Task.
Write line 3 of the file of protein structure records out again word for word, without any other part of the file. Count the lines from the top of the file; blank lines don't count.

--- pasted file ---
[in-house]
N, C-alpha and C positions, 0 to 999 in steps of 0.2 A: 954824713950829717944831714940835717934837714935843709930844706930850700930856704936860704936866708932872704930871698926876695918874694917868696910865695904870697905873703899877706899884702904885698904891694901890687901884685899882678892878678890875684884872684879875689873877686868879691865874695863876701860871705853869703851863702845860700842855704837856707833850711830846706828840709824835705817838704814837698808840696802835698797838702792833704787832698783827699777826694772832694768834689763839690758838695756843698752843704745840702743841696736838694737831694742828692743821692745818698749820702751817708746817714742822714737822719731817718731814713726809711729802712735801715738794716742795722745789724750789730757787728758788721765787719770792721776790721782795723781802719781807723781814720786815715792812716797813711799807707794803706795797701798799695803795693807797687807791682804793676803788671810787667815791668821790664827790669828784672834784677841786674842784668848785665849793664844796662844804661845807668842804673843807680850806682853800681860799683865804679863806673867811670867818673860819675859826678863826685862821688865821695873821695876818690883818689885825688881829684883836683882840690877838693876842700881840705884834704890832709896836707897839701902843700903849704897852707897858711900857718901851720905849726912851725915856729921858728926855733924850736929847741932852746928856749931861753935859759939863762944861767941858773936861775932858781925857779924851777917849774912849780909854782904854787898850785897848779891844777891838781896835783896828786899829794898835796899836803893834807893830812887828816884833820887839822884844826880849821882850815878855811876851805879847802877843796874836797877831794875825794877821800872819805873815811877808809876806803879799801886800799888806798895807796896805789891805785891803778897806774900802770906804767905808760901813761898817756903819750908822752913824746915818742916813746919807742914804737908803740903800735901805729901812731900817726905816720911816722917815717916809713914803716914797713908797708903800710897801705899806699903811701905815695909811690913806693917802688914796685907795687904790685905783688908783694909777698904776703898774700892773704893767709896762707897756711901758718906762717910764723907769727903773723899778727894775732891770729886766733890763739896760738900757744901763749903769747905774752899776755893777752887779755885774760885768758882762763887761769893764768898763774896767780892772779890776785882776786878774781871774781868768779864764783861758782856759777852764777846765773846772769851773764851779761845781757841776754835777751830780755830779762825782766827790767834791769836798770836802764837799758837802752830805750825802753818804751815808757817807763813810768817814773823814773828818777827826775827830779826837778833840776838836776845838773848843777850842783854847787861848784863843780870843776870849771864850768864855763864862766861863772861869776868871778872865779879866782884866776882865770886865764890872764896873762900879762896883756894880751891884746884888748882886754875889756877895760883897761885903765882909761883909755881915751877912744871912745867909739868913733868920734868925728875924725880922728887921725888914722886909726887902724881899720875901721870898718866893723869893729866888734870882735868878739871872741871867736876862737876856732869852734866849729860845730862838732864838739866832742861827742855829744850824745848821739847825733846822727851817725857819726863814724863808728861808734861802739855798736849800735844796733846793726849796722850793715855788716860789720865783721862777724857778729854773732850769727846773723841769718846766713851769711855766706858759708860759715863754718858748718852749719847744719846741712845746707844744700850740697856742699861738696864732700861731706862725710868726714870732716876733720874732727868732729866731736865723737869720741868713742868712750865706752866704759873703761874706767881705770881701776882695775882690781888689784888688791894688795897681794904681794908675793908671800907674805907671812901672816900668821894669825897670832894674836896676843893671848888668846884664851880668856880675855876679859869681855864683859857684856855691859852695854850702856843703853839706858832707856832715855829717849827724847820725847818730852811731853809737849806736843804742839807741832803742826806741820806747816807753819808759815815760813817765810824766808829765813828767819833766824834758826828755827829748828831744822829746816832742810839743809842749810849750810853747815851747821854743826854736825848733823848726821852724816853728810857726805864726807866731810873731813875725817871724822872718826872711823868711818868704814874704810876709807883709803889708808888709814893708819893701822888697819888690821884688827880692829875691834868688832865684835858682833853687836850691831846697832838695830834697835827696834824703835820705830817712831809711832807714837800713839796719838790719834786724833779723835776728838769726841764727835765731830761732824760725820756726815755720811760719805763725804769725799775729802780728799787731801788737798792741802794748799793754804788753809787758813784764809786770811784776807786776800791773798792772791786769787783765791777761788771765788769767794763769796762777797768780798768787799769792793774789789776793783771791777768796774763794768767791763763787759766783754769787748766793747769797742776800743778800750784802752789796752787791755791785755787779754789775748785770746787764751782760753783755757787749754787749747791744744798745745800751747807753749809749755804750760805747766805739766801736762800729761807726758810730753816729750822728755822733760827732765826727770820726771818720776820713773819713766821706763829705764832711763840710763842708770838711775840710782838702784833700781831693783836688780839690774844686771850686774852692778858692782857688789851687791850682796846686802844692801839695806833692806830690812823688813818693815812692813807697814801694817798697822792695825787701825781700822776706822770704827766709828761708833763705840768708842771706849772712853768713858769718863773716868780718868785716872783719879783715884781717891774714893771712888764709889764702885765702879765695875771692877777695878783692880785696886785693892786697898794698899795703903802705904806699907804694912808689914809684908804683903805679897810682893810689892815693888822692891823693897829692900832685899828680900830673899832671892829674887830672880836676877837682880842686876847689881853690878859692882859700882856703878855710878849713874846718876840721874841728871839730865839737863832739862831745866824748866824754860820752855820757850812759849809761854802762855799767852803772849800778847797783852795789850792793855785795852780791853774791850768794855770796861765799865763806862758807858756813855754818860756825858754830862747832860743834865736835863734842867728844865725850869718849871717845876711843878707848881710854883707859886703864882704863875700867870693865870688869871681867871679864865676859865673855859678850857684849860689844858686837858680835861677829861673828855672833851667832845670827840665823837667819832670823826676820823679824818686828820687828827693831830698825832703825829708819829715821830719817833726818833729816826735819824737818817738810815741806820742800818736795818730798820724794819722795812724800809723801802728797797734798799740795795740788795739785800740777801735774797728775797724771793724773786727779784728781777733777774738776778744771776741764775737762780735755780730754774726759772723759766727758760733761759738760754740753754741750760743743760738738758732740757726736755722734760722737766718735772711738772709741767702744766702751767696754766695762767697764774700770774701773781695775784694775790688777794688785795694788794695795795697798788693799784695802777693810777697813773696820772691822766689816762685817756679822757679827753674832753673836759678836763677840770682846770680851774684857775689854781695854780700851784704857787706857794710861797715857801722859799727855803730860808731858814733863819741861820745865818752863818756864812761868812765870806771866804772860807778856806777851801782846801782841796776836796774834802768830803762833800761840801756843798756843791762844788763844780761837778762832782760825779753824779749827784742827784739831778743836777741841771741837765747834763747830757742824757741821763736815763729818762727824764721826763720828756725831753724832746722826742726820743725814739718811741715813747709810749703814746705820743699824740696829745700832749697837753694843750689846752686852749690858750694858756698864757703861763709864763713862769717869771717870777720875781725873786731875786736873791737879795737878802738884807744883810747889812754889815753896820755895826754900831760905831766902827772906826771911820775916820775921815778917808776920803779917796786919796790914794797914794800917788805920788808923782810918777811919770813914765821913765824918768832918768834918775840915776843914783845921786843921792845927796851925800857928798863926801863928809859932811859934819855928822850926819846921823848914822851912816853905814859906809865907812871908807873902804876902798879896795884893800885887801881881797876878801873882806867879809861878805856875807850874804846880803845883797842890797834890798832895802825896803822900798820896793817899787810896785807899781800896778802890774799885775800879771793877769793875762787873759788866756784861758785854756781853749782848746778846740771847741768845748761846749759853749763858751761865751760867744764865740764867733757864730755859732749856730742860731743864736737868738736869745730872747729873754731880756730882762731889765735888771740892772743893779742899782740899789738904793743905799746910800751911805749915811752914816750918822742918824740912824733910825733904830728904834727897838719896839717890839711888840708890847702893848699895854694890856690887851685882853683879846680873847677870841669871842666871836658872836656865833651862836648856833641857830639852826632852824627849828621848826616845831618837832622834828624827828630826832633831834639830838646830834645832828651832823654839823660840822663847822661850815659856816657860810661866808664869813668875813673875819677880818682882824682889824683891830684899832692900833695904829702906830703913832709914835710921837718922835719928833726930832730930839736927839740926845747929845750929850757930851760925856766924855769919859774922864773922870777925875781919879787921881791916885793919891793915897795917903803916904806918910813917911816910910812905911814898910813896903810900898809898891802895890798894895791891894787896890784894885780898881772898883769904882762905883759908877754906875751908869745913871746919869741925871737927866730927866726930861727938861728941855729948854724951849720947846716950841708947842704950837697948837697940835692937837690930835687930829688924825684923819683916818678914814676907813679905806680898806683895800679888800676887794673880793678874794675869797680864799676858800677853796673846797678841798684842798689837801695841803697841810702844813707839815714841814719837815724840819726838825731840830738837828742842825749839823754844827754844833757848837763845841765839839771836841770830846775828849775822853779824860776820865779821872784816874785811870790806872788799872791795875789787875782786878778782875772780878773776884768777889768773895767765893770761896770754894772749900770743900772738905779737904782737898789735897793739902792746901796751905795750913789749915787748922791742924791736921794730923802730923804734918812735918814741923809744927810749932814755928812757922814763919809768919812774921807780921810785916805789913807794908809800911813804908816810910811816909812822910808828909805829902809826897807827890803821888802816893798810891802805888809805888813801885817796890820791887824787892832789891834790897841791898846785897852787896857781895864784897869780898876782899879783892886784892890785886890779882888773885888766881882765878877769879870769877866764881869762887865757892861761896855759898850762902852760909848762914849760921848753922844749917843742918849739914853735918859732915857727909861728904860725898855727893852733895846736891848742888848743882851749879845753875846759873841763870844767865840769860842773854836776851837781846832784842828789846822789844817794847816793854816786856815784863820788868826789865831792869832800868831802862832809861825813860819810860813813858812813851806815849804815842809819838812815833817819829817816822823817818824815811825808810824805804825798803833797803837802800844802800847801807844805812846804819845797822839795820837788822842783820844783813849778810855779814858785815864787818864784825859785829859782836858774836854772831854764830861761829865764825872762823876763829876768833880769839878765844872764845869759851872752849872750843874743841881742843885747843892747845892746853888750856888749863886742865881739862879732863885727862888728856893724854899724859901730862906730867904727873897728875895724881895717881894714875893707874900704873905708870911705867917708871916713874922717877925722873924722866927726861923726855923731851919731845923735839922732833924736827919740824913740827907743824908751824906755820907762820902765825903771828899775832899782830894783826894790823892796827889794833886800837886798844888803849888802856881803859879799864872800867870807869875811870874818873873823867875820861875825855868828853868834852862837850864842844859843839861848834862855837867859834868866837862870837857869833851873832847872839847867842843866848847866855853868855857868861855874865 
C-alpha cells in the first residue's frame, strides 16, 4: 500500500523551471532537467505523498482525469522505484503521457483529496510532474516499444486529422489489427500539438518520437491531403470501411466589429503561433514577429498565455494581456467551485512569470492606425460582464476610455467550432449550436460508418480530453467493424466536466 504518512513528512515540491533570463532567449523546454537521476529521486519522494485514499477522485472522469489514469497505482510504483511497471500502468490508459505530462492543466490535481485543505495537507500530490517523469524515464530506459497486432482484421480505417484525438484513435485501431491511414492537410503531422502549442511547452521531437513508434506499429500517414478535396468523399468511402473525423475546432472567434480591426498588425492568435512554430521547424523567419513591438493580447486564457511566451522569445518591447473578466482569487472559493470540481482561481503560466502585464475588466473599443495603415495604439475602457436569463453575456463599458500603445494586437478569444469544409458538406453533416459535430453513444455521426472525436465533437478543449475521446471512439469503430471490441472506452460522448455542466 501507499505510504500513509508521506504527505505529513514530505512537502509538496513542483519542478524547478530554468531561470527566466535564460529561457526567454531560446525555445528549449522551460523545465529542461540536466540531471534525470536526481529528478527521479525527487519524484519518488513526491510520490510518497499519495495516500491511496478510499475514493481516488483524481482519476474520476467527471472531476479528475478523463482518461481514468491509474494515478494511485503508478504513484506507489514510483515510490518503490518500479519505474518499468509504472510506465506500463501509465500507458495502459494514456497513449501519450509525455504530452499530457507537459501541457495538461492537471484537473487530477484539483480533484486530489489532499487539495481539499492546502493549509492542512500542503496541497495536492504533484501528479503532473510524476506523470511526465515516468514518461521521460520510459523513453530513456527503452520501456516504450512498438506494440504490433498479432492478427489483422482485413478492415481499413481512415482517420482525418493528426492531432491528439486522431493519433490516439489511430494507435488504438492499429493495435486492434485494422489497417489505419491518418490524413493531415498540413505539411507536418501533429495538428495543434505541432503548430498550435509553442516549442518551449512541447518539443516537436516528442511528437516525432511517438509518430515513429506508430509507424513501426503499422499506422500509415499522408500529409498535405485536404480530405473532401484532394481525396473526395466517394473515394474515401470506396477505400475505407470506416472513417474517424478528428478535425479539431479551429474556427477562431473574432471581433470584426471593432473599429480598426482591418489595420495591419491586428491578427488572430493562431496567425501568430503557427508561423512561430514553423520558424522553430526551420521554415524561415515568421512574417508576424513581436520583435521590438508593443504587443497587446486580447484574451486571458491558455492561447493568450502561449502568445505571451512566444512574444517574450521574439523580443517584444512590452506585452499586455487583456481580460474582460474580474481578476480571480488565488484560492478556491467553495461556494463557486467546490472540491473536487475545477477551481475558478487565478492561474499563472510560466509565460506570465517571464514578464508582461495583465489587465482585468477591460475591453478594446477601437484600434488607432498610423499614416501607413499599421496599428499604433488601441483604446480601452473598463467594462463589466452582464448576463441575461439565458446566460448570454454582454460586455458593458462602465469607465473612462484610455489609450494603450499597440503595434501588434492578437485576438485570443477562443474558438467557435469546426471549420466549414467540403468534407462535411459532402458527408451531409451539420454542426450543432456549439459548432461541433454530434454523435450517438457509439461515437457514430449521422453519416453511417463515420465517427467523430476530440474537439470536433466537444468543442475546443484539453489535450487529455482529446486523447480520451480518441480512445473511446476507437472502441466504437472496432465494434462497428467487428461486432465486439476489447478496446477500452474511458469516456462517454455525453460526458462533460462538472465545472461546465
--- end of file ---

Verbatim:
C-alpha cells in the first residue's frame, strides 16, 4: 500500500523551471532537467505523498482525469522505484503521457483529496510532474516499444486529422489489427500539438518520437491531403470501411466589429503561433514577429498565455494581456467551485512569470492606425460582464476610455467550432449550436460508418480530453467493424466536466 504518512513528512515540491533570463532567449523546454537521476529521486519522494485514499477522485472522469489514469497505482510504483511497471500502468490508459505530462492543466490535481485543505495537507500530490517523469524515464530506459497486432482484421480505417484525438484513435485501431491511414492537410503531422502549442511547452521531437513508434506499429500517414478535396468523399468511402473525423475546432472567434480591426498588425492568435512554430521547424523567419513591438493580447486564457511566451522569445518591447473578466482569487472559493470540481482561481503560466502585464475588466473599443495603415495604439475602457436569463453575456463599458500603445494586437478569444469544409458538406453533416459535430453513444455521426472525436465533437478543449475521446471512439469503430471490441472506452460522448455542466 501507499505510504500513509508521506504527505505529513514530505512537502509538496513542483519542478524547478530554468531561470527566466535564460529561457526567454531560446525555445528549449522551460523545465529542461540536466540531471534525470536526481529528478527521479525527487519524484519518488513526491510520490510518497499519495495516500491511496478510499475514493481516488483524481482519476474520476467527471472531476479528475478523463482518461481514468491509474494515478494511485503508478504513484506507489514510483515510490518503490518500479519505474518499468509504472510506465506500463501509465500507458495502459494514456497513449501519450509525455504530452499530457507537459501541457495538461492537471484537473487530477484539483480533484486530489489532499487539495481539499492546502493549509492542512500542503496541497495536492504533484501528479503532473510524476506523470511526465515516468514518461521521460520510459523513453530513456527503452520501456516504450512498438506494440504490433498479432492478427489483422482485413478492415481499413481512415482517420482525418493528426492531432491528439486522431493519433490516439489511430494507435488504438492499429493495435486492434485494422489497417489505419491518418490524413493531415498540413505539411507536418501533429495538428495543434505541432503548430498550435509553442516549442518551449512541447518539443516537436516528442511528437516525432511517438509518430515513429506508430509507424513501426503499422499506422500509415499522408500529409498535405485536404480530405473532401484532394481525396473526395466517394473515394474515401470506396477505400475505407470506416472513417474517424478528428478535425479539431479551429474556427477562431473574432471581433470584426471593432473599429480598426482591418489595420495591419491586428491578427488572430493562431496567425501568430503557427508561423512561430514553423520558424522553430526551420521554415524561415515568421512574417508576424513581436520583435521590438508593443504587443497587446486580447484574451486571458491558455492561447493568450502561449502568445505571451512566444512574444517574450521574439523580443517584444512590452506585452499586455487583456481580460474582460474580474481578476480571480488565488484560492478556491467553495461556494463557486467546490472540491473536487475545477477551481475558478487565478492561474499563472510560466509565460506570465517571464514578464508582461495583465489587465482585468477591460475591453478594446477601437484600434488607432498610423499614416501607413499599421496599428499604433488601441483604446480601452473598463467594462463589466452582464448576463441575461439565458446566460448570454454582454460586455458593458462602465469607465473612462484610455489609450494603450499597440503595434501588434492578437485576438485570443477562443474558438467557435469546426471549420466549414467540403468534407462535411459532402458527408451531409451539420454542426450543432456549439459548432461541433454530434454523435450517438457509439461515437457514430449521422453519416453511417463515420465517427467523430476530440474537439470536433466537444468543442475546443484539453489535450487529455482529446486523447480520451480518441480512445473511446476507437472502441466504437472496432465494434462497428467487428461486432465486439476489447478496446477500452474511458469516456462517454455525453460526458462533460462538472465545472461546465